SPRINGFIELD | Illinois is poised to become the 20th state to legalize marijuana for medical use.
Gov. Pat Quinn is expected to sign legislation as early as Thursday that will launch a four-year pilot program allowing people with certain illnesses to use cannabis grown and distributed in a tightly regulated system.
State Sen. Bill Haine, D-Alton, said he believes the new law will be the most restrictive in the nation and will quiet critics who oppose the move when they see that it is helping people.
“We carefully crafted the bill to ensure the program is regulated from the patients to the growers to the distributors,” Haine said Wednesday.
The House sponsor of the legislation, state Rep. Lou Lang, D-Skokie, would not comment Wednesday, saying he wanted to wait until the governor takes action.
Jim Champion, a U.S. Army veteran who lobbied for the law, said he’s been asked to attend a signing ceremony for the legislation.
“We’ve been working on this since 2005,” said Champion, a Somonauk resident who has multiple sclerosis. “I feel like they’ve been listening to me.”
Under the measure, it could take nearly a year for the program to get underway. State agencies first have to draft rules. Those rules are then reviewed by a special panel of lawmakers. If approved, the growing sites and dispensaries would have to be chosen.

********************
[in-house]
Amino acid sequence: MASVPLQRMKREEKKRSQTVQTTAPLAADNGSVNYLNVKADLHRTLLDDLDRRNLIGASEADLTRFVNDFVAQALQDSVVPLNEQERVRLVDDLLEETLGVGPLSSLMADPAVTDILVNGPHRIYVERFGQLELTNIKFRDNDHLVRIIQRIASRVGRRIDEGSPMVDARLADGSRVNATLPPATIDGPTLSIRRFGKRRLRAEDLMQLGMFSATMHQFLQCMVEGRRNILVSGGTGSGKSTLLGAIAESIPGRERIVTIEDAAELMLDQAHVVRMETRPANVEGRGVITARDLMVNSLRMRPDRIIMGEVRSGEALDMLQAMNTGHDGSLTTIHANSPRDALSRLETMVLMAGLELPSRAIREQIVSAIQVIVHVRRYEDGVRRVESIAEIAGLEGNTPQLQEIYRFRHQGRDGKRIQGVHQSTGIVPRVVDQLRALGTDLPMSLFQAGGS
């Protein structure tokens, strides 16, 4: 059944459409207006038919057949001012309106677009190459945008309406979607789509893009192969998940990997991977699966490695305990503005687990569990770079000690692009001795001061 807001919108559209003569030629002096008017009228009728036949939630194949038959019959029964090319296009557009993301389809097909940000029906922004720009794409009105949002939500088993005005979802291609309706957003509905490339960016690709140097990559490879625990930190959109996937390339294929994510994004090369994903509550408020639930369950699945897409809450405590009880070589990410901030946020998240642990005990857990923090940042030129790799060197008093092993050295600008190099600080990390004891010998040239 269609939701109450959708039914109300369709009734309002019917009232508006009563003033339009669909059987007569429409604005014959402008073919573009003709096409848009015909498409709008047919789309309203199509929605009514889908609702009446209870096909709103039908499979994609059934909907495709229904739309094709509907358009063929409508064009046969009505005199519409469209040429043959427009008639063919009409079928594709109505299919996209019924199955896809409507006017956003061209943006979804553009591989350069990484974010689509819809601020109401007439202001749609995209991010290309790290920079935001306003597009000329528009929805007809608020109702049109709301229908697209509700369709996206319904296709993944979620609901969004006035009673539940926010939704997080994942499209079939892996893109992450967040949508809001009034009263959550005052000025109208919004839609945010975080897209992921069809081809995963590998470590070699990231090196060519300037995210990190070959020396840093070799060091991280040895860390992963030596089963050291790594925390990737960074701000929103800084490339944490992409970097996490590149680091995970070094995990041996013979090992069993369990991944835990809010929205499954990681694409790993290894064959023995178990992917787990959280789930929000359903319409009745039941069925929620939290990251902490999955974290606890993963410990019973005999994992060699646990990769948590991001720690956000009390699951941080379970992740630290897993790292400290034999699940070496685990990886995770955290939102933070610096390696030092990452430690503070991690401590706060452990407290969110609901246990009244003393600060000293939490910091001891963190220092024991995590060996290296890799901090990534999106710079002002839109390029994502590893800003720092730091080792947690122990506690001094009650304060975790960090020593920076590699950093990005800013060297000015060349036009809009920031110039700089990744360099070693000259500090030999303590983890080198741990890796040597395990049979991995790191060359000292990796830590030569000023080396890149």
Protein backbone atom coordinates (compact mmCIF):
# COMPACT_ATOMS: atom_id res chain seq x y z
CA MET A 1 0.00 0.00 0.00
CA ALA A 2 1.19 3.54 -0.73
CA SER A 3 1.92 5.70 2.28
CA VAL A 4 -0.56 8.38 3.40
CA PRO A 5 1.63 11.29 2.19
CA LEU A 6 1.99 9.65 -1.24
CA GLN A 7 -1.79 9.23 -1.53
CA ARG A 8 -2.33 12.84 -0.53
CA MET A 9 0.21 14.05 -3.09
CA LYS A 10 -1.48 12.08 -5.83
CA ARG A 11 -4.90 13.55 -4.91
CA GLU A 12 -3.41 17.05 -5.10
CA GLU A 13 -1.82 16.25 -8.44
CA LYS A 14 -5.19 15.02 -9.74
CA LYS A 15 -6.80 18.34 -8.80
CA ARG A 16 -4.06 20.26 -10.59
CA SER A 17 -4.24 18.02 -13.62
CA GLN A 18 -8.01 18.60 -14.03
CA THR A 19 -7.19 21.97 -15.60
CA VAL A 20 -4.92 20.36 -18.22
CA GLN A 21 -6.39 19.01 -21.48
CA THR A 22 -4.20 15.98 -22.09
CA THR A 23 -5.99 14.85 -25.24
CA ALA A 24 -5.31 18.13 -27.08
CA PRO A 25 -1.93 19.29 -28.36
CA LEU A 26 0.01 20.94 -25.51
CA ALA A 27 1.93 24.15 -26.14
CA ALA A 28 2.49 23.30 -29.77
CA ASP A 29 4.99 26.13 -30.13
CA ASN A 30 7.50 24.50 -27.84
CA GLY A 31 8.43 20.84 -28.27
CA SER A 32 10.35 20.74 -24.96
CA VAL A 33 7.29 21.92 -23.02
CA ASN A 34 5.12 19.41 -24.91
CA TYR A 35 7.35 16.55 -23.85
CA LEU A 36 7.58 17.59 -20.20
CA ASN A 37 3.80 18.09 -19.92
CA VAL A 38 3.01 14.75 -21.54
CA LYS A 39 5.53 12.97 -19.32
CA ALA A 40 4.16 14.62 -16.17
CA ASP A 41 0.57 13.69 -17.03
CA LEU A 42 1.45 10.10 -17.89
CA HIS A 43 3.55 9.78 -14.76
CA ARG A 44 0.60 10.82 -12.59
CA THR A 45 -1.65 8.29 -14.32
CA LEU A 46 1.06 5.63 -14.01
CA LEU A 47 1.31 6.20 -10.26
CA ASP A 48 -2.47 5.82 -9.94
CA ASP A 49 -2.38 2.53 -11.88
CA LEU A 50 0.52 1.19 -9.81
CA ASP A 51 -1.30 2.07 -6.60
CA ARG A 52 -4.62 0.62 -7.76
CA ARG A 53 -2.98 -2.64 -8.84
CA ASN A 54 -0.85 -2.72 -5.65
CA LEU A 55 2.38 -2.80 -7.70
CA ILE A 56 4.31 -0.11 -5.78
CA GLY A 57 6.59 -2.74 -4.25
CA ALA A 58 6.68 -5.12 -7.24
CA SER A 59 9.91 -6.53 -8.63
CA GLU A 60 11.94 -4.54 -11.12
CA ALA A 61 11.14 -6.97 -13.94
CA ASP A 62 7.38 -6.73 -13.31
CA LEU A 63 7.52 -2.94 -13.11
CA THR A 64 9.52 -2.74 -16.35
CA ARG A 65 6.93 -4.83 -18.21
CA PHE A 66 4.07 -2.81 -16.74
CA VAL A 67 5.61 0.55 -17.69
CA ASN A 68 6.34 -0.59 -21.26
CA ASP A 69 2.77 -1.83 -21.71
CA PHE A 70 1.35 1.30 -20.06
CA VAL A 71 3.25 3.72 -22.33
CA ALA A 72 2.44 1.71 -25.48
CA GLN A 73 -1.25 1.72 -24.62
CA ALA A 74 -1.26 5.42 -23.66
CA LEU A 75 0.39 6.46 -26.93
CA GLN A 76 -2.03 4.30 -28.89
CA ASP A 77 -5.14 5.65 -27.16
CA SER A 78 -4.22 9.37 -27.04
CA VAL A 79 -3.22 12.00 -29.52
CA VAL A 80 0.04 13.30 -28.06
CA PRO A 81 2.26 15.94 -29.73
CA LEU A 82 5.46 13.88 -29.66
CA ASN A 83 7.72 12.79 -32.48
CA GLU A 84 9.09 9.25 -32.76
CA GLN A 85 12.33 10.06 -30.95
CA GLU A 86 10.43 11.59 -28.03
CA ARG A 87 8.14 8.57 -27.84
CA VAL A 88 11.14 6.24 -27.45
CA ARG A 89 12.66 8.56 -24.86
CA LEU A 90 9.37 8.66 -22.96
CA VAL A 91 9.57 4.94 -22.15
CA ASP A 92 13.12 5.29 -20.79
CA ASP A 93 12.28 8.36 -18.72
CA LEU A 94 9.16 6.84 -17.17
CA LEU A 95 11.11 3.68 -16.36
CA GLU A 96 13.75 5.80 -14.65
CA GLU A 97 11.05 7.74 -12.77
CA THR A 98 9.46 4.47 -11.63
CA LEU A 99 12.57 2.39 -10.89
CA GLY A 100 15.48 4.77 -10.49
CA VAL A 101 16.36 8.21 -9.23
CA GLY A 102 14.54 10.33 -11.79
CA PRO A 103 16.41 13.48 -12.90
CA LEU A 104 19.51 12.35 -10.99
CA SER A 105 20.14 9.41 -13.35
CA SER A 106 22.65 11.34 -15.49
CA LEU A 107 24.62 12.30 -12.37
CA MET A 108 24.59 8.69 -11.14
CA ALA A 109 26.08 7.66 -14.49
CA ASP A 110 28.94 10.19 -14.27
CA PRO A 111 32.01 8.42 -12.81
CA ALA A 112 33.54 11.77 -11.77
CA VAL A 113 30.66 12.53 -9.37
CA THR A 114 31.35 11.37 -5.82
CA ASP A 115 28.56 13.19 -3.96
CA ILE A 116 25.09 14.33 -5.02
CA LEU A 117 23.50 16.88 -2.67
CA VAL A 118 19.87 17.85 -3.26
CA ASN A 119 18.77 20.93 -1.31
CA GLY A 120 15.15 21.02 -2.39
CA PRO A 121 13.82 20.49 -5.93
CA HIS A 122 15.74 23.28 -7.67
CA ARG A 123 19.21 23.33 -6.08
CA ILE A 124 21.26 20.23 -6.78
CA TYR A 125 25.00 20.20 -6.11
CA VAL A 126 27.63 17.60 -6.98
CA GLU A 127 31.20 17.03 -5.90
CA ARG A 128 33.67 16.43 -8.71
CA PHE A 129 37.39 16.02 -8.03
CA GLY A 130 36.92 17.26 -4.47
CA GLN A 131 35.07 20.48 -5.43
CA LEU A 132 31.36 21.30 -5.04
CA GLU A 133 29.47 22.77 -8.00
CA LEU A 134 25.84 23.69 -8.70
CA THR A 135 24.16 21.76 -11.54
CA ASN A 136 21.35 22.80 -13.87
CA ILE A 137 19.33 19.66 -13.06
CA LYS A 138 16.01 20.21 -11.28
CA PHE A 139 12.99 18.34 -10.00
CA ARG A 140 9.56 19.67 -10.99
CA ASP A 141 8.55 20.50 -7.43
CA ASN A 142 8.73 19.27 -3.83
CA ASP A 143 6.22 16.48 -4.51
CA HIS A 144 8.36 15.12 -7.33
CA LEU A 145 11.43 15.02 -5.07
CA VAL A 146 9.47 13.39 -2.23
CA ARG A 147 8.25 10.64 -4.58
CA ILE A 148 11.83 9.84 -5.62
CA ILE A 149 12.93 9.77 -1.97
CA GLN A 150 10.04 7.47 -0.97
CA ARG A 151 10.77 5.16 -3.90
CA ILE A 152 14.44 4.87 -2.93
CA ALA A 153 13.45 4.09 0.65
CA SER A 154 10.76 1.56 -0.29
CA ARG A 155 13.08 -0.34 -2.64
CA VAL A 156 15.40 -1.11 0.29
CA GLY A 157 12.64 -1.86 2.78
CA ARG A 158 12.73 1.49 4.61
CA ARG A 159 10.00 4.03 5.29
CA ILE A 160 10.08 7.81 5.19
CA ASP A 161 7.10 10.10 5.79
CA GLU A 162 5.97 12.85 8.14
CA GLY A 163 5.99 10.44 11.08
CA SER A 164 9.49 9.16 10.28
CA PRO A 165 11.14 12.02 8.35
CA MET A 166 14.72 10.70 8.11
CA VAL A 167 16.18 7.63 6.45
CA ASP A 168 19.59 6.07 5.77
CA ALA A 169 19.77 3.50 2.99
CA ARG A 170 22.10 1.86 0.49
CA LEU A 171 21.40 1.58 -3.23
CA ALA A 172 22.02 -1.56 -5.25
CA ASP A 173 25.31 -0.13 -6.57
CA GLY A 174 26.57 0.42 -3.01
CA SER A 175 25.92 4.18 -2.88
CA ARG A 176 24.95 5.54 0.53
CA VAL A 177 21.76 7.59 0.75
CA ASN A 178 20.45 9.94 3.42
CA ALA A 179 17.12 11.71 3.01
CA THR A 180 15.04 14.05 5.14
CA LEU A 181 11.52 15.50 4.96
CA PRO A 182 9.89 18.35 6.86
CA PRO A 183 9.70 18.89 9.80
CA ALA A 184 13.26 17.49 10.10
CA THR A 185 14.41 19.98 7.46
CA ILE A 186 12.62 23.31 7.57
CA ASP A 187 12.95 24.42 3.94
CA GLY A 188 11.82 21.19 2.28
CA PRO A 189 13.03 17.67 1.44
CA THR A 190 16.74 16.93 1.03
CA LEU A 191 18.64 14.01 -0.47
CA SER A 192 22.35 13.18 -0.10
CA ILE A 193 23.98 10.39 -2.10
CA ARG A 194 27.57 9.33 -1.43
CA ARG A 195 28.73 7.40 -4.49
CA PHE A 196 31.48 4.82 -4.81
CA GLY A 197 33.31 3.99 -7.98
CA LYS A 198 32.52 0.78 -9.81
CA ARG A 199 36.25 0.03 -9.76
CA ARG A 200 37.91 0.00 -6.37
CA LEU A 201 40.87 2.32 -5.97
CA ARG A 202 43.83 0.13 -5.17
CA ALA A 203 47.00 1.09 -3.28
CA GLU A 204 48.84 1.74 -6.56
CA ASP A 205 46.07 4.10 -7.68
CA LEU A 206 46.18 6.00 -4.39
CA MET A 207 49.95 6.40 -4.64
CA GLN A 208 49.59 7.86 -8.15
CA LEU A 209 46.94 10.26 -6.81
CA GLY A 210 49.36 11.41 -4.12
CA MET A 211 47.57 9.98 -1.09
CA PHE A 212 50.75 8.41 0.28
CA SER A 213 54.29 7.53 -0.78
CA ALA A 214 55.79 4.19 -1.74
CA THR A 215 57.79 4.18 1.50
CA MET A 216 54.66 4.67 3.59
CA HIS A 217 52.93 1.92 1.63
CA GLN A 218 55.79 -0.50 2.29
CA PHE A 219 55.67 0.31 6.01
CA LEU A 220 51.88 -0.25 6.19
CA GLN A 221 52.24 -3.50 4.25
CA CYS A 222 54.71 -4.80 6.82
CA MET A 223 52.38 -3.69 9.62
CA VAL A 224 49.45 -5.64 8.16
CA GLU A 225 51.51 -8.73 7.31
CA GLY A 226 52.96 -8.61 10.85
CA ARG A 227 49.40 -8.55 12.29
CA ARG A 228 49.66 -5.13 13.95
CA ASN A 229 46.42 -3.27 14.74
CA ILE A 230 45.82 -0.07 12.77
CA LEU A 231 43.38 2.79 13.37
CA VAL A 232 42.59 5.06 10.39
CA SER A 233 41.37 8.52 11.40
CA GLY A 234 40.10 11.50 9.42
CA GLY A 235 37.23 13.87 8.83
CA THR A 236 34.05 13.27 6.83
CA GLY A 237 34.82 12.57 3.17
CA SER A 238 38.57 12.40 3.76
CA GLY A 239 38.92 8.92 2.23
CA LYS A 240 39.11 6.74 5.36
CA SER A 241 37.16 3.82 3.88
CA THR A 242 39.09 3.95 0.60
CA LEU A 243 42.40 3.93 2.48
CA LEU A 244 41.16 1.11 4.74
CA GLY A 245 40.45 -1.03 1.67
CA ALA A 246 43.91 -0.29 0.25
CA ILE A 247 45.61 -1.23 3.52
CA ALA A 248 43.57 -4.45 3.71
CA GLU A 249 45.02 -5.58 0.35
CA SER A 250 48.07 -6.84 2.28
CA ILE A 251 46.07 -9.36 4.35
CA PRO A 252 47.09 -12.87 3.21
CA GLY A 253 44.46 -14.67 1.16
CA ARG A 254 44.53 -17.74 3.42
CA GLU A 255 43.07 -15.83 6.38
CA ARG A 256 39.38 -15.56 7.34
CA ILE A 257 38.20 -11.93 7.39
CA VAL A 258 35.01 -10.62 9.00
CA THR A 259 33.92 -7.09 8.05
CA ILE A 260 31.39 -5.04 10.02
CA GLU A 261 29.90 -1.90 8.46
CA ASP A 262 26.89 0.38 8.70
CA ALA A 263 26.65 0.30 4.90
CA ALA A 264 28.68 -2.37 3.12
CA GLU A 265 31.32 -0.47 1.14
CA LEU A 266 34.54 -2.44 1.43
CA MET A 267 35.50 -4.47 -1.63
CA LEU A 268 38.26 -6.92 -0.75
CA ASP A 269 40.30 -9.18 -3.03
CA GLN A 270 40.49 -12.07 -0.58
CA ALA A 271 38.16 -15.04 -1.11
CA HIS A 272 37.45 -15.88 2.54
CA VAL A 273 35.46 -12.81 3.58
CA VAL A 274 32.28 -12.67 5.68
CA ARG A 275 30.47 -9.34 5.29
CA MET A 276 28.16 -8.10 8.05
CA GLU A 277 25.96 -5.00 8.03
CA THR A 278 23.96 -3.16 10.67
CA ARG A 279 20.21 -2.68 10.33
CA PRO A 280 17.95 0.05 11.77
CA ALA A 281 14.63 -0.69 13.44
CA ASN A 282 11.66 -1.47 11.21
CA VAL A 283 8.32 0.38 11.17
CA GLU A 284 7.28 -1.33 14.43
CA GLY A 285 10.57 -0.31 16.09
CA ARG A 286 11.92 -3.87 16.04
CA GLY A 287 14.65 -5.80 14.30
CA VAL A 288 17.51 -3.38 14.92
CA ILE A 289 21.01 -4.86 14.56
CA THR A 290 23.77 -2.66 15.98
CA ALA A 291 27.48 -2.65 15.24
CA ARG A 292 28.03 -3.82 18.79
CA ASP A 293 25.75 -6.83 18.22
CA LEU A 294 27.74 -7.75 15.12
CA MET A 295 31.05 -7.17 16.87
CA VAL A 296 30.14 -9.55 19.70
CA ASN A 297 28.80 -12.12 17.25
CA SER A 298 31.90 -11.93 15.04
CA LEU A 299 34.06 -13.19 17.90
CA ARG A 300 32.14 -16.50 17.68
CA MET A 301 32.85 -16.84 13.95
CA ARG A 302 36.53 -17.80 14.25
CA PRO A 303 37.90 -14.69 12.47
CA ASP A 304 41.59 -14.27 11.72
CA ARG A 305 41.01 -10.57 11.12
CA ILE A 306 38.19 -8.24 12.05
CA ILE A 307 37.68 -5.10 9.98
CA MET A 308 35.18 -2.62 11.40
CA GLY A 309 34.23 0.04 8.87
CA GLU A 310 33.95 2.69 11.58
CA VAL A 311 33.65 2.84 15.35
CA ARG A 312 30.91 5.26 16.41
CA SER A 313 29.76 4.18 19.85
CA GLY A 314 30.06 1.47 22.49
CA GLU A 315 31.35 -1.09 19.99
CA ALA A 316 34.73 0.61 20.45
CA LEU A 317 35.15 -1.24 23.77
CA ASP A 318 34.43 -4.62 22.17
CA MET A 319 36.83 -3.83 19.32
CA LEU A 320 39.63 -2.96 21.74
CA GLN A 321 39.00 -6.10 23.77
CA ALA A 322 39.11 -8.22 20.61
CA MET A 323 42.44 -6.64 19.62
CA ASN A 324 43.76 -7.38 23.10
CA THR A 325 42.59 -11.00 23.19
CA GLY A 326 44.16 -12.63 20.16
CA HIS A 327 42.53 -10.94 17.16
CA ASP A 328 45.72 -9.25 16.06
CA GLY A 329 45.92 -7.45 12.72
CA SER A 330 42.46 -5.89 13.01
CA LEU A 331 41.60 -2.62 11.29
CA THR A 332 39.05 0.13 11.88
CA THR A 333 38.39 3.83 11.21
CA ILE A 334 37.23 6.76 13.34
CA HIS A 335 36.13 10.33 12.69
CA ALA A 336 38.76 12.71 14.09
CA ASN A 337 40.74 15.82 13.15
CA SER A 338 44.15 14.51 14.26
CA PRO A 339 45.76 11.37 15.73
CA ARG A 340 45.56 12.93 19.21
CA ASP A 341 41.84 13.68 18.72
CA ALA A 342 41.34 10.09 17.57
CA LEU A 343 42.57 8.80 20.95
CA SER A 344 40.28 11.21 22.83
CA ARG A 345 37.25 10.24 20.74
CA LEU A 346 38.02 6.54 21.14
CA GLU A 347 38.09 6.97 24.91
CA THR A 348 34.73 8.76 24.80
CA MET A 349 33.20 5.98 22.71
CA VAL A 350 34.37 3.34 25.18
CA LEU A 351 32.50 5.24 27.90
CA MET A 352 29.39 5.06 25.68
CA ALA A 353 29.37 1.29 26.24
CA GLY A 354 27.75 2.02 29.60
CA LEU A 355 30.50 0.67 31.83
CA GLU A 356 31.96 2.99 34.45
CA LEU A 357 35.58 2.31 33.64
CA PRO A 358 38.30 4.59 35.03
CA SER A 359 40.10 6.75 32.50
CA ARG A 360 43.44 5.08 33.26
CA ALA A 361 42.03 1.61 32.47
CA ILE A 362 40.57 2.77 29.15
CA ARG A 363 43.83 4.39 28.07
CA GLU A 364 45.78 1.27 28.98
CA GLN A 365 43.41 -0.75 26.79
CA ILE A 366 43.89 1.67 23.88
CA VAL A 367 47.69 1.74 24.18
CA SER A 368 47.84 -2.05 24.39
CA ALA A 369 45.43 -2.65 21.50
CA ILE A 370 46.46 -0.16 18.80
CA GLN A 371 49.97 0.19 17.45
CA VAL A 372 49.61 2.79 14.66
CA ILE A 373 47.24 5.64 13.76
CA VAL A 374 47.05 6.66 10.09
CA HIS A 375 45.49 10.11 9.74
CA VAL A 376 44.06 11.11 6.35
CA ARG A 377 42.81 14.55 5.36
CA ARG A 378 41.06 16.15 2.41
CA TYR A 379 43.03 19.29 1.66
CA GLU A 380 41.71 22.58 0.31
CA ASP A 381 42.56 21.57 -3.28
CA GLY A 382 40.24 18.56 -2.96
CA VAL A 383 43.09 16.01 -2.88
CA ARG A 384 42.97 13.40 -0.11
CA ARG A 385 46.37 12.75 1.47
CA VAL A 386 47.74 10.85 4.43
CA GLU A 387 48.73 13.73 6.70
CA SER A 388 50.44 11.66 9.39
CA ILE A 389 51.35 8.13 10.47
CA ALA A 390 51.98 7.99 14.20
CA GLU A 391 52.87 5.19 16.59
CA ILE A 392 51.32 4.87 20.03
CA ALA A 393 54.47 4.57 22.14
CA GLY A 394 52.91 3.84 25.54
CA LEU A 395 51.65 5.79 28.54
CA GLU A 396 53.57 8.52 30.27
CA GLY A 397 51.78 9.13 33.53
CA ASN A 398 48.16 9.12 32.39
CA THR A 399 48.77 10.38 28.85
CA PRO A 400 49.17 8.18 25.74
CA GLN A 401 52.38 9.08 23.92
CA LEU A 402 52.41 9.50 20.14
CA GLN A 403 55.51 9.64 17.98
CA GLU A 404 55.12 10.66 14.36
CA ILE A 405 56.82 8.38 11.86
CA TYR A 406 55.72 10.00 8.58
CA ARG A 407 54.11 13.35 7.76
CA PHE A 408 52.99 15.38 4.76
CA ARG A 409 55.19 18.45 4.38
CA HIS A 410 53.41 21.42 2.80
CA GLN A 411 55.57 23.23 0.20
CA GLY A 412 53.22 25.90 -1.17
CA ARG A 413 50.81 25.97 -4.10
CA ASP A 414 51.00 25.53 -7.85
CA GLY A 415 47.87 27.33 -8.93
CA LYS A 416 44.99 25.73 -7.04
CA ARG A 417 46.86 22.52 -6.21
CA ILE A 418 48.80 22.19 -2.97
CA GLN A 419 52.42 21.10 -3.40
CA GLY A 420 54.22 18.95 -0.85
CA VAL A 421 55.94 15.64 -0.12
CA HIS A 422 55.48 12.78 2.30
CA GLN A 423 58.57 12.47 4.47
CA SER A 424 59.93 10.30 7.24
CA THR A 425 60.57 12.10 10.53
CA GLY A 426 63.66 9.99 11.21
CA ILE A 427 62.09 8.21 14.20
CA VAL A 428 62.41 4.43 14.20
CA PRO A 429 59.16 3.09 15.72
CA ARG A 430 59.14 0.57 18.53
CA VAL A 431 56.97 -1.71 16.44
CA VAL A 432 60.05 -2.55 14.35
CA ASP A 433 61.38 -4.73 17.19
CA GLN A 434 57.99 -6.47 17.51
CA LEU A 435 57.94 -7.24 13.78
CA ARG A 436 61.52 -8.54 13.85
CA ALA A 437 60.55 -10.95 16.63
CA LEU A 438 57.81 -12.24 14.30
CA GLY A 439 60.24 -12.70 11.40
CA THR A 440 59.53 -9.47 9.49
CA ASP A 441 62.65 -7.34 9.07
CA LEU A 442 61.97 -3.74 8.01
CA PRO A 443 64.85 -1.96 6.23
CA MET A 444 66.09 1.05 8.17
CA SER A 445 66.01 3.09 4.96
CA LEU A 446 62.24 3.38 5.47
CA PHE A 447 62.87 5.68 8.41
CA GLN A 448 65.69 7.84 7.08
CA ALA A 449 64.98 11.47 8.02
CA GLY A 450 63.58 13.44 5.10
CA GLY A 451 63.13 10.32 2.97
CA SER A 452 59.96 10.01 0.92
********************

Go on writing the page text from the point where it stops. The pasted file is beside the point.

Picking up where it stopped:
Patients would first have to be certified by their doctor as having one of 30 ailments. The patients would then apply for a card from the Illinois Department of Public Health.
The drug would have to be purchased at one of 60 state-regulated dispensing centers. The drug would be grown at 22 growing centers overseen by the Illinois Department of Agriculture.
The measure would limit individuals from receiving more than 2.5 ounces of marijuana over a two-week period.
Champion said the wait for the program to get up and running is not a problem.
“It may seem like a long time, but when you’ve been waiting for seven or eight years, it will be worthwhile,” Champion said.
Haine praised the senators and representatives who voted for the legislation this spring.
“Its somewhat of an act of courage to say we’re not going to listen to the fears of others, but instead we’re going to listen to those who are suffering,” Haine said.
The legislation is House Bill 1.